• Climate change has left farmers reeling from cycles of drought and flooding
• Land Coalition activist makes the case for centring land in search for solutions
Climate change is one of the most decorated topics of debate in many governments and NGOs across the globe.
Experts and global bodies are holed up in rooms and conferences, dissecting this issue that has gobbled up billions of dollars in research, events and mitigation measures in efforts to tackle it.
But land is not getting the attention it deserves despite being at the heart of the matter, says Audace Kubwimana, regional coordinator of International Land Coalition-Africa.
“It is the place we stand. And also the place we act,” he says.
“The things we share the planet with, such as the soils that support the plants we use, the water we drink, the air we breathe and the species we coexist with are supported by land in one way or another.”
ILC-Africa brings on board more than 300 other members globally and 95 from Africa involved in land rights and ownership.
Kubwimana believes it is time the climate change conversation focuses on key priority areas of action on land.
He says land ecosystems are essential to maintaining the planet's basic life support systems since it sustains every aspect of living things, providing fundamental life-support systems and the foundation of economies and society.
“We make decisions here that have an impact not only on the land but also on the water, oceans, air and atmosphere, as well as the species they support.”
The significance of land is acknowledged beyond organisations such as ILC.
The Intergovernmental Panel on Climate Change special report (2019), called Climate Change and Land, cites land as a key aspect of human livelihoods.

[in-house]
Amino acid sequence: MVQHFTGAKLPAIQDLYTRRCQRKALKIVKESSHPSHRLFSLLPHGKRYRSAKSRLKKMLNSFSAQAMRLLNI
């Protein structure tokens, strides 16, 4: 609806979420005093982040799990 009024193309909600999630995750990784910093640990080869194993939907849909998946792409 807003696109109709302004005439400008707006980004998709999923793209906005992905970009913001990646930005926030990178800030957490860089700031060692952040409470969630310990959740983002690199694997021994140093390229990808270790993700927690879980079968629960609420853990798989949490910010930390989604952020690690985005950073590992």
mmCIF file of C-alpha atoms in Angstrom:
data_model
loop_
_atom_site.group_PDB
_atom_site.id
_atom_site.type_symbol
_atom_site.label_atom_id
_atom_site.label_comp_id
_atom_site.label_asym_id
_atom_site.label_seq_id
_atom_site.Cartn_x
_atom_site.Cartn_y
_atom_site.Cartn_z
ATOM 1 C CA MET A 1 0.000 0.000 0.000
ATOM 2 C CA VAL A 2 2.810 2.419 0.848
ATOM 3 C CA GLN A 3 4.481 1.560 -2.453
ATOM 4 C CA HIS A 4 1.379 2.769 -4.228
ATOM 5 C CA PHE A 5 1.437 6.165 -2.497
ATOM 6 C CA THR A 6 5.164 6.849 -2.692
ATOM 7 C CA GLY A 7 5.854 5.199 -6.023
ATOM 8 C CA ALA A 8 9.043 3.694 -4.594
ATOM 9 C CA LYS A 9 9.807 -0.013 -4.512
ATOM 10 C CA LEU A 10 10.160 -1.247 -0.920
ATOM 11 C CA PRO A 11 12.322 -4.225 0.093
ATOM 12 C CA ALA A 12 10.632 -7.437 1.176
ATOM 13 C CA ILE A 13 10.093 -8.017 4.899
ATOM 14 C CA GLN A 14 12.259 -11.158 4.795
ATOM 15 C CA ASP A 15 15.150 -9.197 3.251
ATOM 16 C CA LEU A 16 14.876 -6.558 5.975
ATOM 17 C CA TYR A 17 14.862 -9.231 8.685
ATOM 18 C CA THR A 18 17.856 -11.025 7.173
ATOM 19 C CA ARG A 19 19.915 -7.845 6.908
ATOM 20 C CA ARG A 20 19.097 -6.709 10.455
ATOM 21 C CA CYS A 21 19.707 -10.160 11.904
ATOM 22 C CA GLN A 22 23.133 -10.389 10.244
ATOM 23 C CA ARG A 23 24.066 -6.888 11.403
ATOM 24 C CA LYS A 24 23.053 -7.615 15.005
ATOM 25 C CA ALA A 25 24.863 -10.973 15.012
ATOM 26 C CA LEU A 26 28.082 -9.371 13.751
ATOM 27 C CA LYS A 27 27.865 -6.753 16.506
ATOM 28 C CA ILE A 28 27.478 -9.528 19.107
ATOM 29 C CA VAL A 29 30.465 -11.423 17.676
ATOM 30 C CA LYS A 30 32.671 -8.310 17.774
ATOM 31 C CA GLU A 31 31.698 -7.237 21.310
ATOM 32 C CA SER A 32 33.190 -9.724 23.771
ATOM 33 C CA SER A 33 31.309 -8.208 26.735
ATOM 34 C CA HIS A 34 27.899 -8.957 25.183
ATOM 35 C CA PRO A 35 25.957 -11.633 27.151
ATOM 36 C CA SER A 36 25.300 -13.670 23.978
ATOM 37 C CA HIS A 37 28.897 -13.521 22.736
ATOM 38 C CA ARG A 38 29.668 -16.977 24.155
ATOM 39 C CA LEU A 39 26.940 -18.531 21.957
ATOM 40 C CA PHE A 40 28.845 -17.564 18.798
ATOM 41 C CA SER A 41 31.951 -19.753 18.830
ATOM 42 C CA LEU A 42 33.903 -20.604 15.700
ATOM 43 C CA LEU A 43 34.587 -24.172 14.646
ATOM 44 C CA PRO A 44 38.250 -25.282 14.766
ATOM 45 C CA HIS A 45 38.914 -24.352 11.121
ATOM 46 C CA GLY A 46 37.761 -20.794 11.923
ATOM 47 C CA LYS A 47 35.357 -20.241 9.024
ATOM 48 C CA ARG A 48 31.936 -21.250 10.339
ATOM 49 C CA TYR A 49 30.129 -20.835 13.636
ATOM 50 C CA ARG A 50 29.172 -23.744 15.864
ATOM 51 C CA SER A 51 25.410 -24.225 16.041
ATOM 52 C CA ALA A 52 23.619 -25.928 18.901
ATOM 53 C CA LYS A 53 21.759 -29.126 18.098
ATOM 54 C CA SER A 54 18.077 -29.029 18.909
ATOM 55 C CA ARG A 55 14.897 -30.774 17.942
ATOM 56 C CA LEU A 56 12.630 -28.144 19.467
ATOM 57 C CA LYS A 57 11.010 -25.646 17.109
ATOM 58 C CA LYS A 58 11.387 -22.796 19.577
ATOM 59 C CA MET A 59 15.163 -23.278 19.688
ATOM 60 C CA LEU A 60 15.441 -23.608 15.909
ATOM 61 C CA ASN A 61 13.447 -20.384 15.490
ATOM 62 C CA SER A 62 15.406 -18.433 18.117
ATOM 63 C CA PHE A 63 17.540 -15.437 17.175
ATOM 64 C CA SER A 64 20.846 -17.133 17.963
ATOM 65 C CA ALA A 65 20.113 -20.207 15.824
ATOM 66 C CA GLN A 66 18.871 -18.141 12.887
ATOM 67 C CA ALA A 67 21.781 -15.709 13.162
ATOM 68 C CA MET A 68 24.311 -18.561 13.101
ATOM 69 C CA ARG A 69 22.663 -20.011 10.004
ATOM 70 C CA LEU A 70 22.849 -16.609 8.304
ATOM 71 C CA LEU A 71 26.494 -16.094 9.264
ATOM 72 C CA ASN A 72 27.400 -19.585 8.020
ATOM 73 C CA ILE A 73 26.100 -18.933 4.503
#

The report covers climate change, desertification, land degradation, sustainable land management, food security and greenhouse gas fluxes in terrestrial ecosystems.
“Land provides the principal basis for human livelihoods and well-being, including the supply of food, freshwater and multiple other ecosystem services, as well as biodiversity,” the report states.
And even as the world witnesses an unprecedented digital revolution, Kubwimana says many economies across the world, especially developing nations in Africa such as Kenya, remain grounded in land-based production.
Many small-scale farmers rely on their small farms to make a living.
“These small-scale farmers are the least contributors of climate change but the hardest hit by it,” he said.
Many small-scale farmers in a country such as Kenya rely on their small lands to plant staple food, such as maize, for their survival.
Others who are pastoralists use their small lands to domesticate their animals or grow feeds.
In recent times, farmers have faced the wrath of Mother Nature due to prolonged droughts and flooding whenever it rains, events attributed to climate change.
Land has not been given the requisite priority in the fight against climate change. It ought to be at the heart of every conversation because climate change happens on land and if not, it affects landAudace Kubwimana
These modern-day realities are captured in the IPCC report, which indicates climate change is already affecting food security in drylands, particularly those in Africa.
This is due to warming, changing precipitation patterns and greater frequency of extreme events, such as drought and flooding.
Studies that separate climate change from other factors affecting crop yields have shown that yields of some crops, such as maize and wheat in many lower-latitude regions, have been affected negatively by observed climate changes.